TOKYO (JAPAN) – Despite a growing opposition against hosting the Olympics, Japanese Prime Minister Yoshihide Suga on Monday vowed to go ahead with preparations to hold the event this summer.
Suga remarks comes after Taro Kono, his administrative and reform minister, expressed doubts regarding the future of Tokyo games last week. He was the first cabinet minister to say the Games may not go ahead as planned.
Kono’s comments added fuel to the fire after recent media polls showed close to 80% of Japanese believe the Olympics, already postponed by a year because of the pandemic, should be delayed again or cancelled entirely.
“We will press ahead with preparations, with determination of building watertight anti-infection measures and holding an event that can bring hope and courage to the world,” Suga said in a policy speech at the start of a regular parliament session.
Suga’s support ratings have tumbled as critics have described the government’s handling of the pandemic as too slow and inconsistent.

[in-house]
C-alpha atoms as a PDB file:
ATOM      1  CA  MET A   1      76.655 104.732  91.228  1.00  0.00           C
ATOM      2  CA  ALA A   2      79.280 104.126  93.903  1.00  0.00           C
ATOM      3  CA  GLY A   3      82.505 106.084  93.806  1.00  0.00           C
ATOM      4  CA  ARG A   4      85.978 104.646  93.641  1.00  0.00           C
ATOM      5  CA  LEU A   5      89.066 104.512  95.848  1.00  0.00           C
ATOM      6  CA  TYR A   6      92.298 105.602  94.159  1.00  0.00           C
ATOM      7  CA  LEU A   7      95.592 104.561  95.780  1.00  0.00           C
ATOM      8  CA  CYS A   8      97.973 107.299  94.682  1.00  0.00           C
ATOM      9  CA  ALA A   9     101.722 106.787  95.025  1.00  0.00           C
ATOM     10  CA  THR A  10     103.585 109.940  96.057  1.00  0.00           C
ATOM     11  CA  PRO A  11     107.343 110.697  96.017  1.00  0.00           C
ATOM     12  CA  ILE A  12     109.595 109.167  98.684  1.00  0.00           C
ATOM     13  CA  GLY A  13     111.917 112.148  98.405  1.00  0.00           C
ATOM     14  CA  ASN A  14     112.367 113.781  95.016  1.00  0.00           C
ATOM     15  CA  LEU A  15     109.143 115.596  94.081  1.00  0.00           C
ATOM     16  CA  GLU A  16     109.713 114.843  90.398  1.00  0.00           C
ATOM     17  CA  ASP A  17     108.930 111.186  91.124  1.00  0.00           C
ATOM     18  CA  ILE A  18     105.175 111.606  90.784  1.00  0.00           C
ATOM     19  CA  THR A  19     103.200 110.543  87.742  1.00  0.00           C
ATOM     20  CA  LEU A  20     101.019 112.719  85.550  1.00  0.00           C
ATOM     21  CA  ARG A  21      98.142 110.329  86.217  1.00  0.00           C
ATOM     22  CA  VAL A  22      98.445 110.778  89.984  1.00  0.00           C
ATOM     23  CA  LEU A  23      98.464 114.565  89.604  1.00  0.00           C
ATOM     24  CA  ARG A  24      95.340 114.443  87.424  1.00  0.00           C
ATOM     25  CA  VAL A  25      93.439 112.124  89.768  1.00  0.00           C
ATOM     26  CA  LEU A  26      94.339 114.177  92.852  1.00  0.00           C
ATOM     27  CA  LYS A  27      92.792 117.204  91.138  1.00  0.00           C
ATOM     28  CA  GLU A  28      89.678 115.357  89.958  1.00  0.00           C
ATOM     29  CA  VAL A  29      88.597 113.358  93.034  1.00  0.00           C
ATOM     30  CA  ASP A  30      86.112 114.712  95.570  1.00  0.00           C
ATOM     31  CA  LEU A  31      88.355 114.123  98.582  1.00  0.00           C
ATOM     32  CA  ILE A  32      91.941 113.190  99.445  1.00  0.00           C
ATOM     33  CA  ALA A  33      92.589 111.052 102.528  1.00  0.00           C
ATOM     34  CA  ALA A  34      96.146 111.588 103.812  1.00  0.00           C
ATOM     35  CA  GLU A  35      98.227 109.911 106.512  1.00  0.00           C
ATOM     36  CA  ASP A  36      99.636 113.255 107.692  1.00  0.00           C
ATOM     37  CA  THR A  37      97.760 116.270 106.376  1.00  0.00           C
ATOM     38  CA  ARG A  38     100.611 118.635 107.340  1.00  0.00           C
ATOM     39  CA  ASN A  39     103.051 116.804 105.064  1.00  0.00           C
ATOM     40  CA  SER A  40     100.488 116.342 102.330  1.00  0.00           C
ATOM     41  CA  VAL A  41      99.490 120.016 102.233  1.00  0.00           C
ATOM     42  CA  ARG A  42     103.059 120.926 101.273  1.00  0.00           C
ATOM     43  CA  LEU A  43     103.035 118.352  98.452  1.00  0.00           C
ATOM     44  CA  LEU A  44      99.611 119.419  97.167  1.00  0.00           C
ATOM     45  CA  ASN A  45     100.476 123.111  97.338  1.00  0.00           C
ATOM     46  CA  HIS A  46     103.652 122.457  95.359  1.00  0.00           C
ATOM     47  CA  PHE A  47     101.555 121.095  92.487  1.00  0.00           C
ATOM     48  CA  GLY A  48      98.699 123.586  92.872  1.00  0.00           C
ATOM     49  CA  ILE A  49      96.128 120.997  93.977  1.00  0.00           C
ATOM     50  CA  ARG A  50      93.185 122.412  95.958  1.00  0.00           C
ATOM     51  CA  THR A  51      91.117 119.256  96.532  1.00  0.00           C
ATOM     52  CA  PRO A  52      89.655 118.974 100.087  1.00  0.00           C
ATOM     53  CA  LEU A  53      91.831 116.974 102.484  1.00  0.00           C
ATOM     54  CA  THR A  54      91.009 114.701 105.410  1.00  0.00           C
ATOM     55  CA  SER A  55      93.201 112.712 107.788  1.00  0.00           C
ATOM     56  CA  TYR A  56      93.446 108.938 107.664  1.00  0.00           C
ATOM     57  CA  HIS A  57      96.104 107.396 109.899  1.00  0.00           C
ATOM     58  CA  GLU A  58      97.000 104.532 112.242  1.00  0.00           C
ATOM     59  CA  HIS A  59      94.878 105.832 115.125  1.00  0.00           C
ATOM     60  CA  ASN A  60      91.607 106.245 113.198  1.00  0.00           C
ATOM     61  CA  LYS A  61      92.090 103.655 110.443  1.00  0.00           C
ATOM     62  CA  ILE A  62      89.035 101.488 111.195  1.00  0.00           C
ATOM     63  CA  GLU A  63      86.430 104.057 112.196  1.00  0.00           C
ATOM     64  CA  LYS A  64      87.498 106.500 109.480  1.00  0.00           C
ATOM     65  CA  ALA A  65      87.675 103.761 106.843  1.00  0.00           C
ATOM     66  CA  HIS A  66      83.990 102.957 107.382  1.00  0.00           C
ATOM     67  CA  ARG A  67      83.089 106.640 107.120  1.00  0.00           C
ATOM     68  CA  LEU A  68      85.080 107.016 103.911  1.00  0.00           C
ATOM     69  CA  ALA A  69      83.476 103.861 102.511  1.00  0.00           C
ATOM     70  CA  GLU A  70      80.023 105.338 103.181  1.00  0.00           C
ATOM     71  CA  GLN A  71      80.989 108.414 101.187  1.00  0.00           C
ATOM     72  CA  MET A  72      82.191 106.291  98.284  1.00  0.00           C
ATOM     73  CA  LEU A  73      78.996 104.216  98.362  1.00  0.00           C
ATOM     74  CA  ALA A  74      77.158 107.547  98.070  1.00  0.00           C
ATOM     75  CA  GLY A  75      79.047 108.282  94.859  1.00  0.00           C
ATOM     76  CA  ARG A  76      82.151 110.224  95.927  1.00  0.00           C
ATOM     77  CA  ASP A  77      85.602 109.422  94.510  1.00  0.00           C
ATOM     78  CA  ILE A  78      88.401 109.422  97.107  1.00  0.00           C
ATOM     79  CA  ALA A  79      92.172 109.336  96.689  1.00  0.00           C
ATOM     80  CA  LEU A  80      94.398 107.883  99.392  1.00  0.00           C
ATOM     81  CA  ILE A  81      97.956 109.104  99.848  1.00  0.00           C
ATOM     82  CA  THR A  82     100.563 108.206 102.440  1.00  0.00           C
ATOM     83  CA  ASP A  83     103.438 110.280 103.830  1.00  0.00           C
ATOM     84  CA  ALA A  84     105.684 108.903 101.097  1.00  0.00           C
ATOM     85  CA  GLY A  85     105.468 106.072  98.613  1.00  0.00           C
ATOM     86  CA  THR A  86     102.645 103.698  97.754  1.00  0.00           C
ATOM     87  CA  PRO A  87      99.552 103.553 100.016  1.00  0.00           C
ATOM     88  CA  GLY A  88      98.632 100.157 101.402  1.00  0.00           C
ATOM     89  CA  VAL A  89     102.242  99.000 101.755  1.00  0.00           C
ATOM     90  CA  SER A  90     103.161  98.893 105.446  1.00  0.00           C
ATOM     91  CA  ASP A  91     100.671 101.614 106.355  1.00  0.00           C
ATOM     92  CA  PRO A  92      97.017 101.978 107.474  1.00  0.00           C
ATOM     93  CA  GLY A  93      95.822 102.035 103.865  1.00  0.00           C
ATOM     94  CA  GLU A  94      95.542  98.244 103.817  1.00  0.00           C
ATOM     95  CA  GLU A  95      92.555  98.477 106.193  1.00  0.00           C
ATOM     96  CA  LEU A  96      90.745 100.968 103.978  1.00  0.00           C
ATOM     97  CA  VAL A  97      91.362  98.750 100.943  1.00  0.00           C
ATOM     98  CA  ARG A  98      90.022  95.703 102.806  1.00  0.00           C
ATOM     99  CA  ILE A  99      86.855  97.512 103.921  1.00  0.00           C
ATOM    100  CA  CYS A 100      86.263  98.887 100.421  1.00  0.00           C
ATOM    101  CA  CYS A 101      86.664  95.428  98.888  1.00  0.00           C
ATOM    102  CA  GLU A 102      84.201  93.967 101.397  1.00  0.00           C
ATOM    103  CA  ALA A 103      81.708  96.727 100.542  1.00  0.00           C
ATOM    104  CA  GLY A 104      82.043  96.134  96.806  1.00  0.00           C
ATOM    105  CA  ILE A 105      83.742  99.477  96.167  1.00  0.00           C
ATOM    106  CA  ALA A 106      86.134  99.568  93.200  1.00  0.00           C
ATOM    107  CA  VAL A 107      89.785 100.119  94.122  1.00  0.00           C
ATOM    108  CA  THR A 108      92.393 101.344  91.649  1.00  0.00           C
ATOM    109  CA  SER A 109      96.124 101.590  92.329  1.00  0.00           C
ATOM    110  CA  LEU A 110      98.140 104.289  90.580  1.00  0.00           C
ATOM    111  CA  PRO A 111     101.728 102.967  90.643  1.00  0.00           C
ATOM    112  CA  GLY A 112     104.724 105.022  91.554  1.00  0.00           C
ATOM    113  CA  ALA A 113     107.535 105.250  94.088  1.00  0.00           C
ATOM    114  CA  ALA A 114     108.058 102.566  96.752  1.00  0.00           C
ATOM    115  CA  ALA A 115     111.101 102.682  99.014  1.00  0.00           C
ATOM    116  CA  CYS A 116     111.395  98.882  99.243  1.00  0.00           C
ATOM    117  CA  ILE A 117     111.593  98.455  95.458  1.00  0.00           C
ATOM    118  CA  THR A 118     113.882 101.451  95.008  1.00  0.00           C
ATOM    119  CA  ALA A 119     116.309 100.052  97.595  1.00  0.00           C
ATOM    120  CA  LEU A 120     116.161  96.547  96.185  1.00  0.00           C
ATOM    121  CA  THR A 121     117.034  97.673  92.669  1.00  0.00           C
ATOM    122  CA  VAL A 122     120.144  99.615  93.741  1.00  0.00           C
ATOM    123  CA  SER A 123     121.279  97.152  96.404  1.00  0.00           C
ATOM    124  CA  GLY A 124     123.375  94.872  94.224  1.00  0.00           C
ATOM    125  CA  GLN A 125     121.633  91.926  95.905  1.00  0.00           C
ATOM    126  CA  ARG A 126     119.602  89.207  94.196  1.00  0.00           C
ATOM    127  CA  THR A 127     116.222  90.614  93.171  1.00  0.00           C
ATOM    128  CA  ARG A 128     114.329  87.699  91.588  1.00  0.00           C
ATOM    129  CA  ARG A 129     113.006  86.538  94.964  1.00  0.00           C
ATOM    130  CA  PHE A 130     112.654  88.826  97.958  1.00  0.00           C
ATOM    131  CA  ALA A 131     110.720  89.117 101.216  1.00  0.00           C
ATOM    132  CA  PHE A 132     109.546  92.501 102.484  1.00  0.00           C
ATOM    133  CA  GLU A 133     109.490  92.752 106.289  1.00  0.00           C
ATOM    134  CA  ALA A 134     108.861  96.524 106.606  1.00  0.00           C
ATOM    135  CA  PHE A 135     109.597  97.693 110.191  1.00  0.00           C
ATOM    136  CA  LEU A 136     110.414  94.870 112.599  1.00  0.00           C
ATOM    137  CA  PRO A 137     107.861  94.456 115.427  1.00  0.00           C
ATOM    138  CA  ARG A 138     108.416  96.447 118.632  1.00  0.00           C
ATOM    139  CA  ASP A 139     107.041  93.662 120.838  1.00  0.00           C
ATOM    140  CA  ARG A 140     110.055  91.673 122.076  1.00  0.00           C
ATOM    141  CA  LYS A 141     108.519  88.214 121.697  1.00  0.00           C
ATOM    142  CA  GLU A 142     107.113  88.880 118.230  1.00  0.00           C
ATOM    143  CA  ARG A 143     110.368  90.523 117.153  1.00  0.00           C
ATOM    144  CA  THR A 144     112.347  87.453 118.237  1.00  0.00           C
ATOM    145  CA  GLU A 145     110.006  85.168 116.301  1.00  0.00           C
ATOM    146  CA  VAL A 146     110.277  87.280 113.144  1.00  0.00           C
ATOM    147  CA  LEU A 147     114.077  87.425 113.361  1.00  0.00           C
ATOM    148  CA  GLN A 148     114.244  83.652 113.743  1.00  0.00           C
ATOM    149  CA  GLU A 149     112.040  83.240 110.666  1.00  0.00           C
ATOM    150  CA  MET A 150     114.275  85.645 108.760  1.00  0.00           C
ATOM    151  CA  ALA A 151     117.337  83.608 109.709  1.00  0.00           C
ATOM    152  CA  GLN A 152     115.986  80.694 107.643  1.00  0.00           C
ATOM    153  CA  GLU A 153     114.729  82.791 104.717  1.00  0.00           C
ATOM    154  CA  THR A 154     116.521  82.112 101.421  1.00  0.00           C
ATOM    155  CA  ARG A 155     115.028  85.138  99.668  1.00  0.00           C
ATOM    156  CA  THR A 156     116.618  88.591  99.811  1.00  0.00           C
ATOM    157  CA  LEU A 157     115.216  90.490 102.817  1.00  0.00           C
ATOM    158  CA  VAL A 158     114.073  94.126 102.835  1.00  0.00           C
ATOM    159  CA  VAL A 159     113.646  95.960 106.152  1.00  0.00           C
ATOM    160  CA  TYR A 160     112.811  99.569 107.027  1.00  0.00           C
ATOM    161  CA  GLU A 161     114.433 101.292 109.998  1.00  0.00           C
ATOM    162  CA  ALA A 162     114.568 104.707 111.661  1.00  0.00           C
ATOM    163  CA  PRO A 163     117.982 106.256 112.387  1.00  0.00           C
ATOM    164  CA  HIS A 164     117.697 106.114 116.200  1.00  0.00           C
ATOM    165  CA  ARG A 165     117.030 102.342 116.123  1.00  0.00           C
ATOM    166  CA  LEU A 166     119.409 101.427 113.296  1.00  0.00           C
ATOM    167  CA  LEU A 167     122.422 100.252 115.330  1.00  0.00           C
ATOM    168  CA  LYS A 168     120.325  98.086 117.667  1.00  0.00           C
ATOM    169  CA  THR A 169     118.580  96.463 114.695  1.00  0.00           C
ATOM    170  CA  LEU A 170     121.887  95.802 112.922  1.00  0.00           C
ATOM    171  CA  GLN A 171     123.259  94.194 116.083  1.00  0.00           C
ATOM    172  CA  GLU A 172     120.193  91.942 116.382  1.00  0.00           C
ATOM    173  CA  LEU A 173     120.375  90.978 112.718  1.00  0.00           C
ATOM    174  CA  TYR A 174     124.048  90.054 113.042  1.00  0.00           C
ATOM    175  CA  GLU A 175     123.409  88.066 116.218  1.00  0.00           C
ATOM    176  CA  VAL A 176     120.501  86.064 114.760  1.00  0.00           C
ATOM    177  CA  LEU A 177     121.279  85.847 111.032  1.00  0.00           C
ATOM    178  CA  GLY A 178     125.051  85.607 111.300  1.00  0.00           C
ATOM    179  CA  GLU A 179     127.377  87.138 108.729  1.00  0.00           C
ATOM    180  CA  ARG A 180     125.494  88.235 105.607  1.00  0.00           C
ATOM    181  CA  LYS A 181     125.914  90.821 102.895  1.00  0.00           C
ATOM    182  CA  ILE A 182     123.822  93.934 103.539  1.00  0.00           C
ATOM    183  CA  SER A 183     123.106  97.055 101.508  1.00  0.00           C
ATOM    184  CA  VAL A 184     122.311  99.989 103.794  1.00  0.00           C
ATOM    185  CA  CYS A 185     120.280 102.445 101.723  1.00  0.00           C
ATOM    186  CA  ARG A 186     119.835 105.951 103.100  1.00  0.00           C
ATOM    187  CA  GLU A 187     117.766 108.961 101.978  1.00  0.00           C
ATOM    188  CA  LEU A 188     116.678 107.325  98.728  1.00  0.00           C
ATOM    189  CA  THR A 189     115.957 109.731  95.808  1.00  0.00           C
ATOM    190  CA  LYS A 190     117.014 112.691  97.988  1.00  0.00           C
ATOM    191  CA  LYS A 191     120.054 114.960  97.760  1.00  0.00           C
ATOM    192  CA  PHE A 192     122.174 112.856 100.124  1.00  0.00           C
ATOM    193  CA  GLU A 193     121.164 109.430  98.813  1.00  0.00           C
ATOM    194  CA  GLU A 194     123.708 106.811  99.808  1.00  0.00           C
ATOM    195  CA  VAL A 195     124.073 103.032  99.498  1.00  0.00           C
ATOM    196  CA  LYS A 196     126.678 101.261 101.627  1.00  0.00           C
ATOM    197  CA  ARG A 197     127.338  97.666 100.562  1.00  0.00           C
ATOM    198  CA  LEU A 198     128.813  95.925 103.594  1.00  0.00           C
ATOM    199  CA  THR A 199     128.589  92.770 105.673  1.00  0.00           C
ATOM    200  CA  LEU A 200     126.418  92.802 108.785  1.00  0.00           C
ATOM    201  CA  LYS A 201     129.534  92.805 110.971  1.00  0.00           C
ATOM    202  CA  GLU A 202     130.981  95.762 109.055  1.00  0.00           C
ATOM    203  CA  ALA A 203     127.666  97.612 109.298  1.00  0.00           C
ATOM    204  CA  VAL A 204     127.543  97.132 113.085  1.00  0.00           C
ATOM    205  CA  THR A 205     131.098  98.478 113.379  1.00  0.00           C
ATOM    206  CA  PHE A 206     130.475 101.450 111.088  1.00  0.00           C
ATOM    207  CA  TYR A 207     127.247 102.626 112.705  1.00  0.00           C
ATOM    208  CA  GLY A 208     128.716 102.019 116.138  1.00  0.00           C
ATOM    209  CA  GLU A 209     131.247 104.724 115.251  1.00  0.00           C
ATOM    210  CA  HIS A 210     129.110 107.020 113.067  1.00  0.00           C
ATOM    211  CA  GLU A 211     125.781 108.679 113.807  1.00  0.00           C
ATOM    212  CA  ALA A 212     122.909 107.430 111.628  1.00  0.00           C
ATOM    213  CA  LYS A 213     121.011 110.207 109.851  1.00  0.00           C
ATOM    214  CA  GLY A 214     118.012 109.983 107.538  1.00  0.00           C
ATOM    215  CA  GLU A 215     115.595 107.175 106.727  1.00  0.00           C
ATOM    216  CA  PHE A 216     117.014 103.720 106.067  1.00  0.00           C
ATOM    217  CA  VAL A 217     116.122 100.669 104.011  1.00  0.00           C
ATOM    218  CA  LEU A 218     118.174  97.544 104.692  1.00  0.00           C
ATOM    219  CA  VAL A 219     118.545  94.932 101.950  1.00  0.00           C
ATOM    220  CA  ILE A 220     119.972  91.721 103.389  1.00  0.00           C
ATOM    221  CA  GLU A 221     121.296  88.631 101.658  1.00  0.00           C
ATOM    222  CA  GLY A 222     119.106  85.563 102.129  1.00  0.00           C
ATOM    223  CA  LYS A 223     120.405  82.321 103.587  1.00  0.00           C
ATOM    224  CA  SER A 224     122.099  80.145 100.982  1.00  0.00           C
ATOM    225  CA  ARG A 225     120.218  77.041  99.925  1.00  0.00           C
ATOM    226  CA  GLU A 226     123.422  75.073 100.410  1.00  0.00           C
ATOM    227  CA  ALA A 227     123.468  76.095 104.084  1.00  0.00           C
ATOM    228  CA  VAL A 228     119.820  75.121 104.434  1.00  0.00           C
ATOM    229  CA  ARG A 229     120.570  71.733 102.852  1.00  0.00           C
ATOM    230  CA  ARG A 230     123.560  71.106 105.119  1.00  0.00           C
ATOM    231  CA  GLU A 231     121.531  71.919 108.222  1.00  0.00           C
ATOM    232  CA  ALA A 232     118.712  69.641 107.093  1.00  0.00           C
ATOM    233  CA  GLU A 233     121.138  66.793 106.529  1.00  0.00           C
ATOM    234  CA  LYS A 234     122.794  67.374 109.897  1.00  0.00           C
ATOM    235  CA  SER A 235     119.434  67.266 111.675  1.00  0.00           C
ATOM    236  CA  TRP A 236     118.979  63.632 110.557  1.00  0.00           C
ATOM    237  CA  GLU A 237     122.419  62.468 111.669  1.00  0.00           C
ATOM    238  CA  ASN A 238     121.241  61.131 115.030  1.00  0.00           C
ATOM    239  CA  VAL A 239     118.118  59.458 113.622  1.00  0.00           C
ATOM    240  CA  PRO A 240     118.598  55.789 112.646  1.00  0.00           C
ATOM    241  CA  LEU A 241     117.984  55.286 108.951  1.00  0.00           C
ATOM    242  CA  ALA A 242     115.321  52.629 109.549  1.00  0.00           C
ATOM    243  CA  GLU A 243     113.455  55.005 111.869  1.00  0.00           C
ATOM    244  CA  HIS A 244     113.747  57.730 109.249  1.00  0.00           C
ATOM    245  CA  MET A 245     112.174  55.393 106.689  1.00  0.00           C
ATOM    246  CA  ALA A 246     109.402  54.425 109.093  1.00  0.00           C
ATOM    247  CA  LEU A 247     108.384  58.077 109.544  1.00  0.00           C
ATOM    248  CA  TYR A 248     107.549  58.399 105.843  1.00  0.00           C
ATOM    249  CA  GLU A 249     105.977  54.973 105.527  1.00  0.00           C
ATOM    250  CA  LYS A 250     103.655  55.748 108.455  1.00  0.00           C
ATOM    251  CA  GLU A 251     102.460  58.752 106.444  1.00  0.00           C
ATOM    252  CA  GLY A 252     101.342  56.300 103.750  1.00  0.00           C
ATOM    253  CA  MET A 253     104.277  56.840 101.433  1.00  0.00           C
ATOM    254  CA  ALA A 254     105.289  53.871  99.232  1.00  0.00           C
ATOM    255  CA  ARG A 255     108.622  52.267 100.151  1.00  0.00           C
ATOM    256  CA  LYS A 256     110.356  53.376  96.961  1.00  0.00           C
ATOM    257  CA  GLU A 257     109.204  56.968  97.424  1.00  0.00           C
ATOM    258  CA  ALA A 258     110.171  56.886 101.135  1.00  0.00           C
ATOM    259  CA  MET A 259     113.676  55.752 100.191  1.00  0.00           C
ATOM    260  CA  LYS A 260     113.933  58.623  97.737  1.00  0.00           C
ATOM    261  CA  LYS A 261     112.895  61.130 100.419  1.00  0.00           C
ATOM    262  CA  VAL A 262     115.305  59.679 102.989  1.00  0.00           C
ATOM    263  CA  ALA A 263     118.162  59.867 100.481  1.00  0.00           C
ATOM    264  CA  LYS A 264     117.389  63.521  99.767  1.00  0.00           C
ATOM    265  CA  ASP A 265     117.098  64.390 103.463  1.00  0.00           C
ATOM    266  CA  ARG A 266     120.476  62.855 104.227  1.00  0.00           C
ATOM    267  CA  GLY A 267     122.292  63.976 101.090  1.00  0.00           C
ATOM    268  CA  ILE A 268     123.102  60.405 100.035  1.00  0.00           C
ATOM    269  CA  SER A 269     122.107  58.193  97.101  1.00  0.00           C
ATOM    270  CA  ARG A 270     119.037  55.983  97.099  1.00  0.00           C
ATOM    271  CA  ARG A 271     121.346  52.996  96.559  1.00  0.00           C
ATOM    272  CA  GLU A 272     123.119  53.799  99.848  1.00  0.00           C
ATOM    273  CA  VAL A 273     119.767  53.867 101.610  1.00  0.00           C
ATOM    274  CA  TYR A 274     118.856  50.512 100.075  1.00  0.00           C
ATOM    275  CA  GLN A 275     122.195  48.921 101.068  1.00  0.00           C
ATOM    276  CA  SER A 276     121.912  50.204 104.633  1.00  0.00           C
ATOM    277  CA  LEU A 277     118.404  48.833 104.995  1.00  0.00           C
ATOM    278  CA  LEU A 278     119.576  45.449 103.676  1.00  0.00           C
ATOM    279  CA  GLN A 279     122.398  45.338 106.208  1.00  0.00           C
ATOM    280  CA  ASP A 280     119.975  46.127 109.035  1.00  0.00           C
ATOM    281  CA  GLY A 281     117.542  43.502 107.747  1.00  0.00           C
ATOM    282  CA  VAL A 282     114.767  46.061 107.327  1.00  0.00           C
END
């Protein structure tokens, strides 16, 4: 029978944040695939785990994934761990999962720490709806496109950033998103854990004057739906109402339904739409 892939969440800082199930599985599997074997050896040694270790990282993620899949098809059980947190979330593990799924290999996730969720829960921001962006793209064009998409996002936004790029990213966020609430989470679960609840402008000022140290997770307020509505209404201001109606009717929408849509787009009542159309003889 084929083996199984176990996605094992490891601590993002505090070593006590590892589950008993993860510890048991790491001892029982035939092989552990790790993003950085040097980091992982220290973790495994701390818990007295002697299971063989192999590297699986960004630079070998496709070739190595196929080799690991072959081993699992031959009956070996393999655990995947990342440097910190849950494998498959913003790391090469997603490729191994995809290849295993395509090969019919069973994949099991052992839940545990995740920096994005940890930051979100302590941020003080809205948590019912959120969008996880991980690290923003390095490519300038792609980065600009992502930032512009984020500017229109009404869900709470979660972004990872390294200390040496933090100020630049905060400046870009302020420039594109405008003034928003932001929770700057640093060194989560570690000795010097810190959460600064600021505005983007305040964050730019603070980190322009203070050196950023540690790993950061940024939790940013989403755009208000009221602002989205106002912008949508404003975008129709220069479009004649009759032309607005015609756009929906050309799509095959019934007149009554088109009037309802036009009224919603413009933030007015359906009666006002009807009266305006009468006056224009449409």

Monday’s comments echo a pledge by International Olympic Committee President Thomas Bach that the Tokyo Olympics will be a “light at the end of the tunnel” in the global pandemic fight. The IOC expects just 6,000 athletes at the opening ceremony, down from an initial figure of about 11,000 from 200 nations.
It plans to scale back the ceremony because athletes will not be allowed to arrive at the Olympic Village more than five days before they compete and must depart within two days of completion of their events.
“We believe it is necessary to reconsider the number of participants at the Opening and Closing Ceremonies and how they will enter the stadium,” the Tokyo 2020 organising committee said in an email.